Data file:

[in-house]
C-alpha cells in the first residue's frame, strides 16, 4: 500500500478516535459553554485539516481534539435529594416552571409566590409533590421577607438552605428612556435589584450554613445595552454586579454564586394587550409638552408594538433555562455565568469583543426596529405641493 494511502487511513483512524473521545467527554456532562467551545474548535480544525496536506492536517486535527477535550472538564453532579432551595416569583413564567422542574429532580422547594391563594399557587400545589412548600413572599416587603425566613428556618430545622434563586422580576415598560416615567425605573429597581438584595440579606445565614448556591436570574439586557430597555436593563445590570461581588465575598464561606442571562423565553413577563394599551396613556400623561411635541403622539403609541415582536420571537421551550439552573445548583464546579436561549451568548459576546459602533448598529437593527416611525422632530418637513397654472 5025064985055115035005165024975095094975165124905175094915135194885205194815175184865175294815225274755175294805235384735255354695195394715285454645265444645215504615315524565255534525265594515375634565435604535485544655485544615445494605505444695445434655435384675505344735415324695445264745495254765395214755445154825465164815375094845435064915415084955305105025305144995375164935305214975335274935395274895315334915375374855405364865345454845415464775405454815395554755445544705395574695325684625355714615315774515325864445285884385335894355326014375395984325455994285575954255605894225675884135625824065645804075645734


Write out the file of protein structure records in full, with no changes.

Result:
[in-house]
C-alpha cells in the first residue's frame, strides 16, 4: 500500500478516535459553554485539516481534539435529594416552571409566590409533590421577607438552605428612556435589584450554613445595552454586579454564586394587550409638552408594538433555562455565568469583543426596529405641493 494511502487511513483512524473521545467527554456532562467551545474548535480544525496536506492536517486535527477535550472538564453532579432551595416569583413564567422542574429532580422547594391563594399557587400545589412548600413572599416587603425566613428556618430545622434563586422580576415598560416615567425605573429597581438584595440579606445565614448556591436570574439586557430597555436593563445590570461581588465575598464561606442571562423565553413577563394599551396613556400623561411635541403622539403609541415582536420571537421551550439552573445548583464546579436561549451568548459576546459602533448598529437593527416611525422632530418637513397654472 5025064985055115035005165024975095094975165124905175094915135194885205194815175184865175294815225274755175294805235384735255354695195394715285454645265444645215504615315524565255534525265594515375634565435604535485544655485544615445494605505444695445434655435384675505344735415324695445264745495254765395214755445154825465164815375094845435064915415084955305105025305144995375164935305214975335274935395274895315334915375374855405364865345454845415464775405454815395554755445544705395574695325684625355714615315774515325864445285884385335894355326014375395984325455994285575954255605894225675884135625824065645804075645734